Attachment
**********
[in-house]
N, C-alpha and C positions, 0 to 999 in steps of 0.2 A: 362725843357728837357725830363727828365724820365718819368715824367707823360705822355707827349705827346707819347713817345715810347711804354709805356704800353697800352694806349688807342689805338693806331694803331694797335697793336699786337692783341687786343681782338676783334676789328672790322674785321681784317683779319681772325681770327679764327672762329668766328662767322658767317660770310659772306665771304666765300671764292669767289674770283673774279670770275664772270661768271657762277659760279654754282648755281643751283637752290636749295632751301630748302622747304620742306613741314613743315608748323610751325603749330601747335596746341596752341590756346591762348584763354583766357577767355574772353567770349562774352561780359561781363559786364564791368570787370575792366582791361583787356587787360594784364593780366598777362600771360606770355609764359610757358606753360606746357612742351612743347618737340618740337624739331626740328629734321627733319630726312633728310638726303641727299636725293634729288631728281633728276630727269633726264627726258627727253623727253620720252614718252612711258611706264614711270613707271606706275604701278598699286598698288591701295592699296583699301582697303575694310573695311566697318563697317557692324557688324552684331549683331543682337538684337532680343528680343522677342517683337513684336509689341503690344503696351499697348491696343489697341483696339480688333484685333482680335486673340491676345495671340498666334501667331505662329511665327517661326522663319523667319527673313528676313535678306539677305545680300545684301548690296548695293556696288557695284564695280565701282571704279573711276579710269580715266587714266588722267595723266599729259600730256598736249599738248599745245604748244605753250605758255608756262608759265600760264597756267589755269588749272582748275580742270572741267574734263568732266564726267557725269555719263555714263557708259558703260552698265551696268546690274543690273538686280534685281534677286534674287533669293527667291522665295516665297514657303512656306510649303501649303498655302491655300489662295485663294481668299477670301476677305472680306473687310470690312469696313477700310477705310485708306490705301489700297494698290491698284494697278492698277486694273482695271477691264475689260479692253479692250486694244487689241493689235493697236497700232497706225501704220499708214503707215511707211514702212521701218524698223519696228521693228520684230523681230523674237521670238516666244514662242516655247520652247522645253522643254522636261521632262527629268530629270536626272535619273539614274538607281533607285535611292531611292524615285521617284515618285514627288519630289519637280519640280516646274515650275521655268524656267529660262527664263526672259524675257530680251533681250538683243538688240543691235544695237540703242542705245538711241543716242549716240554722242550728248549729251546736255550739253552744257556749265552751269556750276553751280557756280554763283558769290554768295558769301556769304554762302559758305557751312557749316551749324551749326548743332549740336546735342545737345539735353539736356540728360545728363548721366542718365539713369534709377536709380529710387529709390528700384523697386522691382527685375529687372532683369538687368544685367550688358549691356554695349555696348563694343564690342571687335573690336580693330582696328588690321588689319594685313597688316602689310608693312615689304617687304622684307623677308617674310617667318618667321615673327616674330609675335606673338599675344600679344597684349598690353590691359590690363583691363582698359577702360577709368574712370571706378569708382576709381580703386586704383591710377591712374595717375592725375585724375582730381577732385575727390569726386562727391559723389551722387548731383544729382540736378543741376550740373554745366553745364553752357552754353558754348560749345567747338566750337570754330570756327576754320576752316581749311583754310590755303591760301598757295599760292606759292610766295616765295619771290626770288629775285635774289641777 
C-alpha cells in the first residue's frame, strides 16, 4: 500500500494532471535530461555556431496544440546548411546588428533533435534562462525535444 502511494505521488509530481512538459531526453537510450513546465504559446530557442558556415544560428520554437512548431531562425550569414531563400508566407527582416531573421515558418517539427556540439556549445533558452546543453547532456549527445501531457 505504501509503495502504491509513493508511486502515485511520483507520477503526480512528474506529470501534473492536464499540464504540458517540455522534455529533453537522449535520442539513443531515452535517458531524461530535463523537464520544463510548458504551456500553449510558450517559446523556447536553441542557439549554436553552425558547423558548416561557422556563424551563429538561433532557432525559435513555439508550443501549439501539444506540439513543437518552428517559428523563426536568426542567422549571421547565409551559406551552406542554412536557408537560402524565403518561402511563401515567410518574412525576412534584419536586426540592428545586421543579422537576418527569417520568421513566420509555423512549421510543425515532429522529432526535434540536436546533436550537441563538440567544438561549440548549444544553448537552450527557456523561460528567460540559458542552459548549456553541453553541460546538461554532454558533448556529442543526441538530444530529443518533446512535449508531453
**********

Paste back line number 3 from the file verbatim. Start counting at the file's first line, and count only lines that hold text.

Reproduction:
C-alpha cells in the first residue's frame, strides 16, 4: 500500500494532471535530461555556431496544440546548411546588428533533435534562462525535444 502511494505521488509530481512538459531526453537510450513546465504559446530557442558556415544560428520554437512548431531562425550569414531563400508566407527582416531573421515558418517539427556540439556549445533558452546543453547532456549527445501531457 505504501509503495502504491509513493508511486502515485511520483507520477503526480512528474506529470501534473492536464499540464504540458517540455522534455529533453537522449535520442539513443531515452535517458531524461530535463523537464520544463510548458504551456500553449510558450517559446523556447536553441542557439549554436553552425558547423558548416561557422556563424551563429538561433532557432525559435513555439508550443501549439501539444506540439513543437518552428517559428523563426536568426542567422549571421547565409551559406551552406542554412536557408537560402524565403518561402511563401515567410518574412525576412534584419536586426540592428545586421543579422537576418527569417520568421513566420509555423512549421510543425515532429522529432526535434540536436546533436550537441563538440567544438561549440548549444544553448537552450527557456523561460528567460540559458542552459548549456553541453553541460546538461554532454558533448556529442543526441538530444530529443518533446512535449508531453